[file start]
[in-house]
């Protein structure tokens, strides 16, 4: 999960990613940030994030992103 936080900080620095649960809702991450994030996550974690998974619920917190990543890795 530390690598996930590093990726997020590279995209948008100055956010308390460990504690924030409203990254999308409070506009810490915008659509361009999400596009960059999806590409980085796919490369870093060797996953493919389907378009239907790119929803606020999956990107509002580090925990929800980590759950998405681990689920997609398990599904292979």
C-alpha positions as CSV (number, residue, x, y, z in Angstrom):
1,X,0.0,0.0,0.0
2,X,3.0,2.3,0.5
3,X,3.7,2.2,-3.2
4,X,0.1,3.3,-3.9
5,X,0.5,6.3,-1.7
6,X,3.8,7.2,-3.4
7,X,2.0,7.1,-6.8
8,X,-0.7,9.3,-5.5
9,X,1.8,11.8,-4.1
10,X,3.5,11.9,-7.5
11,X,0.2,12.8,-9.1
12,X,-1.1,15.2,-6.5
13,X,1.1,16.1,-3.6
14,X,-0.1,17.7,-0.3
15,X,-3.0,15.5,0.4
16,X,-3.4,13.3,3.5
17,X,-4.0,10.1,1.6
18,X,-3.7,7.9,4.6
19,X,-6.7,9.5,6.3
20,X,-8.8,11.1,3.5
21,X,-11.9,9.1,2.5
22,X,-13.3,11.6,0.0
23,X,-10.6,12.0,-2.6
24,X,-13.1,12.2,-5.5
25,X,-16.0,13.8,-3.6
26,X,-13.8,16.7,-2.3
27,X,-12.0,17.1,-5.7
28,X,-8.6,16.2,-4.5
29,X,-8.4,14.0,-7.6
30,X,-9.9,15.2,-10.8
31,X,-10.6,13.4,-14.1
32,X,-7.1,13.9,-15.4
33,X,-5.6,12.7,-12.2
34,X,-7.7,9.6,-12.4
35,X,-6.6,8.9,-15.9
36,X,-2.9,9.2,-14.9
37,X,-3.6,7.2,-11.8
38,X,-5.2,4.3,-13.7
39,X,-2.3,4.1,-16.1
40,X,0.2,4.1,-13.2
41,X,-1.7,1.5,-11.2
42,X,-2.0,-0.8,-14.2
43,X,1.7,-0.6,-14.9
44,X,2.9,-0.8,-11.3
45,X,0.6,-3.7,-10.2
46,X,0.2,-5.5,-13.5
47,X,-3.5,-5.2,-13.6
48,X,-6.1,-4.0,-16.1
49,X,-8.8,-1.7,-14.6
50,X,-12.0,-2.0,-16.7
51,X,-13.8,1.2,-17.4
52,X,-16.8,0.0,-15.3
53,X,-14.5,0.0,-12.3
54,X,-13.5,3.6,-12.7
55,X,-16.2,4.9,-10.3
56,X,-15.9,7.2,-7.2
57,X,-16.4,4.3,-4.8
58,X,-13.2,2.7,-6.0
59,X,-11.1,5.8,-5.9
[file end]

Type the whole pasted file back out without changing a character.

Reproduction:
[in-house]
């Protein structure tokens, strides 16, 4: 999960990613940030994030992103 936080900080620095649960809702991450994030996550974690998974619920917190990543890795 530390690598996930590093990726997020590279995209948008100055956010308390460990504690924030409203990254999308409070506009810490915008659509361009999400596009960059999806590409980085796919490369870093060797996953493919389907378009239907790119929803606020999956990107509002580090925990929800980590759950998405681990689920997609398990599904292979």
C-alpha positions as CSV (number, residue, x, y, z in Angstrom):
1,X,0.0,0.0,0.0
2,X,3.0,2.3,0.5
3,X,3.7,2.2,-3.2
4,X,0.1,3.3,-3.9
5,X,0.5,6.3,-1.7
6,X,3.8,7.2,-3.4
7,X,2.0,7.1,-6.8
8,X,-0.7,9.3,-5.5
9,X,1.8,11.8,-4.1
10,X,3.5,11.9,-7.5
11,X,0.2,12.8,-9.1
12,X,-1.1,15.2,-6.5
13,X,1.1,16.1,-3.6
14,X,-0.1,17.7,-0.3
15,X,-3.0,15.5,0.4
16,X,-3.4,13.3,3.5
17,X,-4.0,10.1,1.6
18,X,-3.7,7.9,4.6
19,X,-6.7,9.5,6.3
20,X,-8.8,11.1,3.5
21,X,-11.9,9.1,2.5
22,X,-13.3,11.6,0.0
23,X,-10.6,12.0,-2.6
24,X,-13.1,12.2,-5.5
25,X,-16.0,13.8,-3.6
26,X,-13.8,16.7,-2.3
27,X,-12.0,17.1,-5.7
28,X,-8.6,16.2,-4.5
29,X,-8.4,14.0,-7.6
30,X,-9.9,15.2,-10.8
31,X,-10.6,13.4,-14.1
32,X,-7.1,13.9,-15.4
33,X,-5.6,12.7,-12.2
34,X,-7.7,9.6,-12.4
35,X,-6.6,8.9,-15.9
36,X,-2.9,9.2,-14.9
37,X,-3.6,7.2,-11.8
38,X,-5.2,4.3,-13.7
39,X,-2.3,4.1,-16.1
40,X,0.2,4.1,-13.2
41,X,-1.7,1.5,-11.2
42,X,-2.0,-0.8,-14.2
43,X,1.7,-0.6,-14.9
44,X,2.9,-0.8,-11.3
45,X,0.6,-3.7,-10.2
46,X,0.2,-5.5,-13.5
47,X,-3.5,-5.2,-13.6
48,X,-6.1,-4.0,-16.1
49,X,-8.8,-1.7,-14.6
50,X,-12.0,-2.0,-16.7
51,X,-13.8,1.2,-17.4
52,X,-16.8,0.0,-15.3
53,X,-14.5,0.0,-12.3
54,X,-13.5,3.6,-12.7
55,X,-16.2,4.9,-10.3
56,X,-15.9,7.2,-7.2
57,X,-16.4,4.3,-4.8
58,X,-13.2,2.7,-6.0
59,X,-11.1,5.8,-5.9